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Ministry and Mental Illness: 8 Thoughts to Help Hurting People

5. Give them specific spiritual steps to follow when a serious episode strikes.

Quality of life for the depressed can be cyclical, with good days and bad days. Bad days can occur unexpectedly and harshly. Give them a written list of spiritual activities in which to engage when their symptoms threaten their well-being. These activities might include reading specific Scripture passages, statements to populate their prayers, reminders of God’s truths, names and phone numbers of people to call, etc. Emphasize perseverance rather than achievement in these activities. Writing the list down will be crucial; a piece of paper in front of them will help them focus when their minds cannot do it alone, and holding it in their hands will tangibly remind them that someone cares and solutions exist.

6.Minister to those who care for them.

The families and loved ones of the mentally ill often suffer as much as the patient themselves, particularly if they have no experience with mental illness. They may feel out of control, angry, bitter, burdened, worried or depressed themselves. Offer to speak to relatives separately from the depressed person, and minister to their unique spiritual needs as you uncover them.

7. Be patient.

Depression is treatable, but it can be a long, complex road. Remedies are varied and must work for the individual. Treatment methods can take time to implement. Despite its high treatment success rate, two-thirds of people with depression do not seek treatment at all, and half of depressed people can be tempted to give up when they must wait for relief, especially since the illness can affect their level of motivation. They can also get frustrated if their first treatment method fails or needs adjustment.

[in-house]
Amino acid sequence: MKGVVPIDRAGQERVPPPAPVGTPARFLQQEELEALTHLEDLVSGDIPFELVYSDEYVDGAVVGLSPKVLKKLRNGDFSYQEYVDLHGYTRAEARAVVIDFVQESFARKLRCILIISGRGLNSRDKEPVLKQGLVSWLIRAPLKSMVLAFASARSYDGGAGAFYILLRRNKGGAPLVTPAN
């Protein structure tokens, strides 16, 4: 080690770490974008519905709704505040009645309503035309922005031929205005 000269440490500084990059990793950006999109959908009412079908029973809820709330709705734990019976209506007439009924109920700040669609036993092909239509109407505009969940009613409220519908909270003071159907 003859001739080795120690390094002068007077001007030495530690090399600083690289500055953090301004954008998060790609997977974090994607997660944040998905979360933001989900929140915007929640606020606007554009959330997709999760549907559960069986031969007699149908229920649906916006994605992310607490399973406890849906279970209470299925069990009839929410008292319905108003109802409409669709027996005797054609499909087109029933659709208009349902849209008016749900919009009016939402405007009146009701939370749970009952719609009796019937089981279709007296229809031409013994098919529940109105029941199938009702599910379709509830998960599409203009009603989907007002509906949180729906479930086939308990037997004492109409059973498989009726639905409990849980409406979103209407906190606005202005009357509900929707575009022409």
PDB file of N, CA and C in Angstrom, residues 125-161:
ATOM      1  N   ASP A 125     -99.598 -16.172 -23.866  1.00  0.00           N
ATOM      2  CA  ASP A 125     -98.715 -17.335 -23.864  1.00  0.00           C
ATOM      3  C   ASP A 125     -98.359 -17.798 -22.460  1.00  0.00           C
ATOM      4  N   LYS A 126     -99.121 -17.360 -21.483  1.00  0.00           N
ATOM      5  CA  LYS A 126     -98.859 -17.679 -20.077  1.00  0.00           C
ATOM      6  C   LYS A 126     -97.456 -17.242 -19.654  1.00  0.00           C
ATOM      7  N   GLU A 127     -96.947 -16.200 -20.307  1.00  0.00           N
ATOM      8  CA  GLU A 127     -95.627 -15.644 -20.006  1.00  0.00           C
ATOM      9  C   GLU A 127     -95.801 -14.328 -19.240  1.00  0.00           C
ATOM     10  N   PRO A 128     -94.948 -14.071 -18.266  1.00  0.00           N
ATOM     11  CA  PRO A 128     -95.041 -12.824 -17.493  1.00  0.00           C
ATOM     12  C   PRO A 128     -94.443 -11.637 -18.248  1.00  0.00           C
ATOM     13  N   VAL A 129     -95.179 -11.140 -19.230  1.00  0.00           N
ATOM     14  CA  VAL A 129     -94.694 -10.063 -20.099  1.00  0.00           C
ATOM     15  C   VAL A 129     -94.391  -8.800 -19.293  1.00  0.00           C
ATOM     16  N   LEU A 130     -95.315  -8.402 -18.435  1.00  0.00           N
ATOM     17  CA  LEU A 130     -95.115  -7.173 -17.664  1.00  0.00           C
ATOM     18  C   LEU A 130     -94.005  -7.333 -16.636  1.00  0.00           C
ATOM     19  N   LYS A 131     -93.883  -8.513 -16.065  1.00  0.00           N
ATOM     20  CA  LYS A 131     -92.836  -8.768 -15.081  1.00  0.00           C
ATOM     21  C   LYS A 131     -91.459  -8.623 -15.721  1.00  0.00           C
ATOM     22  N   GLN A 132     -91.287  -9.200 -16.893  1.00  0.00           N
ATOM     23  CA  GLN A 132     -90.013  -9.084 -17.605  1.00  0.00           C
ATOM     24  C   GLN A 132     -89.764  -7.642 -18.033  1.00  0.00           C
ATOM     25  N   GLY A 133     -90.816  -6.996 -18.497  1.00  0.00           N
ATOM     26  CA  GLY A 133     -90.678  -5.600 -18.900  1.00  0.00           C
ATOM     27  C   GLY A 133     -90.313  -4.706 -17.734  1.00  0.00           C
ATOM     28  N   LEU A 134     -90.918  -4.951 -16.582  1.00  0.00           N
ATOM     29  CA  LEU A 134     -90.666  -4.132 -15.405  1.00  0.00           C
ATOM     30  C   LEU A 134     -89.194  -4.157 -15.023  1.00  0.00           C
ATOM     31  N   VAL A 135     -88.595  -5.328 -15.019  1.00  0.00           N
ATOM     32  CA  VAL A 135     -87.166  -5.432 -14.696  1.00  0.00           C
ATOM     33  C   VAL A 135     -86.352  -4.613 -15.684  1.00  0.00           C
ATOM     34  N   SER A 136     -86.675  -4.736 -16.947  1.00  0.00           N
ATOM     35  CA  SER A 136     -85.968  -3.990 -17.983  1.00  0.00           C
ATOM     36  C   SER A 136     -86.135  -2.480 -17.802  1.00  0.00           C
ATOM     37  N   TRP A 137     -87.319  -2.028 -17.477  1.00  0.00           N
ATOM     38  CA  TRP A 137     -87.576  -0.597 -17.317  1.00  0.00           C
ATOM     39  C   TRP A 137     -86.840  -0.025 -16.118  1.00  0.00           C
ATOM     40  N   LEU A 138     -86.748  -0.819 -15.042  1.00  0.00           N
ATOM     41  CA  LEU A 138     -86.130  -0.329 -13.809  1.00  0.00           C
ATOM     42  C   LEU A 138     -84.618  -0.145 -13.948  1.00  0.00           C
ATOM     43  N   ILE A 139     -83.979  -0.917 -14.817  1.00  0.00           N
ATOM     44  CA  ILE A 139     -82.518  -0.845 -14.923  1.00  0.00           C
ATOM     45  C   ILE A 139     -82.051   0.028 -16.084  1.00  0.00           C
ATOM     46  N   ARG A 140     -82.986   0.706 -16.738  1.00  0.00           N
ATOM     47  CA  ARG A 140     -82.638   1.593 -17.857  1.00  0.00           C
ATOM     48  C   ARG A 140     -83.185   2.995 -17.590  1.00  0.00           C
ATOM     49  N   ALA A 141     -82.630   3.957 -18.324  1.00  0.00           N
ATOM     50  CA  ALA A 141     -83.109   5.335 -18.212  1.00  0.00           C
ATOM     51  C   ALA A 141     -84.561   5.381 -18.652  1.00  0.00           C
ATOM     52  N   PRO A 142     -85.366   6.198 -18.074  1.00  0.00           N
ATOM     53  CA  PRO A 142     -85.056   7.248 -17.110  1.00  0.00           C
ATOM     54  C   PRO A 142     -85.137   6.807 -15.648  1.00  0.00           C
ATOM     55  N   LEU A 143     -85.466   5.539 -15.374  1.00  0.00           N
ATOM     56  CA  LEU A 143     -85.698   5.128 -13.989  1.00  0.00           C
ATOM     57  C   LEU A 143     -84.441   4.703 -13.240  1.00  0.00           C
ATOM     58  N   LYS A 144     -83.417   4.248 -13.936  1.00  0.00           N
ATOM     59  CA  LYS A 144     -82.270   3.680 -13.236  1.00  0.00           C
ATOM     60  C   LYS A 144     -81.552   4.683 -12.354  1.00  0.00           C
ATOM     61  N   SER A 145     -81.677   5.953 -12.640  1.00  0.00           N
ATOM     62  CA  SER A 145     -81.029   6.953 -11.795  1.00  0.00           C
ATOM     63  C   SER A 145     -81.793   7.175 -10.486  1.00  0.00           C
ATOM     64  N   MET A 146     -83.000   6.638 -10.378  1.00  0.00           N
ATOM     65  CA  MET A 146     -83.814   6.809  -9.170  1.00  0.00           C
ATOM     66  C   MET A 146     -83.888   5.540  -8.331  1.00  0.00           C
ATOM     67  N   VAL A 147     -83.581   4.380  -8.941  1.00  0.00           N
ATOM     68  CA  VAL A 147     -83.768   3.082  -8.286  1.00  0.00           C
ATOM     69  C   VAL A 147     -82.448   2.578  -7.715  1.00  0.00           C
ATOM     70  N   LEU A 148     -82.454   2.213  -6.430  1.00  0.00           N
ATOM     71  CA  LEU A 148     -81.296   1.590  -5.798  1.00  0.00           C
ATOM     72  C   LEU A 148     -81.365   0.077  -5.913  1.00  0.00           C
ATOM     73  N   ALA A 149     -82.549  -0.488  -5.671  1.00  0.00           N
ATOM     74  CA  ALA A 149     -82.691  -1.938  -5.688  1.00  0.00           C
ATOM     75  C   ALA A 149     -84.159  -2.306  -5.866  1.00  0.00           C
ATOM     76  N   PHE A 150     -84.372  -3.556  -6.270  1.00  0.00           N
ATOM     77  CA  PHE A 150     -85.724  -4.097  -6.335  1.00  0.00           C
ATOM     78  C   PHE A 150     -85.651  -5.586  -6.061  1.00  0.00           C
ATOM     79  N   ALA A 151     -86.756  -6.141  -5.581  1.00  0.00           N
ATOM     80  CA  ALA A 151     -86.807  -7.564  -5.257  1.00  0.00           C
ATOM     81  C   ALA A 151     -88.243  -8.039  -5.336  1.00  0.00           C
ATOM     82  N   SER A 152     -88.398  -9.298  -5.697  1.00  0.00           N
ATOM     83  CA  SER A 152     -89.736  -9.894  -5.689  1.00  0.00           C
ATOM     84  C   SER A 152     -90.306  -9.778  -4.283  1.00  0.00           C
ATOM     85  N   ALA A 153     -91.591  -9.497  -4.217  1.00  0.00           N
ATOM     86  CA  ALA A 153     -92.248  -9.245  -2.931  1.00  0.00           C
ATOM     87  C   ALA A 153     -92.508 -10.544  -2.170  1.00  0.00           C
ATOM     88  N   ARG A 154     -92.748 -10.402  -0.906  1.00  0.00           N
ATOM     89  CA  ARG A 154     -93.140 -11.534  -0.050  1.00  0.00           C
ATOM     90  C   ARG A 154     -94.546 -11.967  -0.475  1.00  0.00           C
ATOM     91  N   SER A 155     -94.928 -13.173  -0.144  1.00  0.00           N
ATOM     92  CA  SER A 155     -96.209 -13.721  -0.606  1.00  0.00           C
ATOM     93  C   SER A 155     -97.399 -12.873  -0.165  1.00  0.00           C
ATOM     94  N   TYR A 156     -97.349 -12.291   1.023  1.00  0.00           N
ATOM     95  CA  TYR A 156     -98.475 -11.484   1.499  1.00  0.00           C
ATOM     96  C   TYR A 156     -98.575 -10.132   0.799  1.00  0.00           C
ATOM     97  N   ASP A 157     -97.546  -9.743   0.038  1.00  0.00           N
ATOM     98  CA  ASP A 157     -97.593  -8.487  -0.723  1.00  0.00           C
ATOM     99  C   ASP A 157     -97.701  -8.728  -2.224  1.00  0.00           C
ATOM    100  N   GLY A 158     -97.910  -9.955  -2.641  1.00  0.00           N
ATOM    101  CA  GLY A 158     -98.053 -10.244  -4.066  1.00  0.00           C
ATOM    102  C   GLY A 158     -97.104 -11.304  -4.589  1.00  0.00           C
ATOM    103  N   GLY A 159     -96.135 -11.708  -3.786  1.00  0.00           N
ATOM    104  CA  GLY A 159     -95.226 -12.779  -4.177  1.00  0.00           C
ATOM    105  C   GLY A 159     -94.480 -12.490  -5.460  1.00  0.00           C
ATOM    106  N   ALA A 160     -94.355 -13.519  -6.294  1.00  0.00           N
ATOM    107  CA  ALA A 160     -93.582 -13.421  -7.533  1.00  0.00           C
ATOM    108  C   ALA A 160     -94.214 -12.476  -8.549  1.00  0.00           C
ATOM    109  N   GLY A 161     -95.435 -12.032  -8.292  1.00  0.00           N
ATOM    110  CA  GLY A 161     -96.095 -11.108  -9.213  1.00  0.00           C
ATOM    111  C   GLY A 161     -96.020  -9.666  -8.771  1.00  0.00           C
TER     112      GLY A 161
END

Assure them that no matter how difficult it gets, you will always be willing to accompany them on their journey to wholeness. Don’t tire of doing good on their behalf, but reiterate the truth as they lose it in their personal darkness. As you persevere, so will they, and you’ll uncover all kinds of opportunities for spiritual growth.

8. Refer the severely ill.

Some clinical cases will be beyond your assistance. The best, most loving act in this instance is a referral to someone who truly can help them. Investigate local psychiatrists, psychologists, counselors and therapists in your area; take the time to call them and ask how they approach spiritual questions from patients. Keep names of appropriate professionals handy for reference, and direct lay leadership to refer mental illness issues to you.

When depression can be controlled, a spiritual light can result that burns brighter and longer than ever before; it’s a holy deliverance from a very personal sort of pain. John Ortberg said once, “Often it is the people closest to suffering who have the most powerful joy.” Truly, it is only when we experience profound darkness that we can fully revel in the light of Christ.


(This important article on ministry and mental illness originally appeared in 2018.)

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Toni Ridgaway is a content editor for the Outreach Web Network, including churchleaders.com and SermonCentral.com.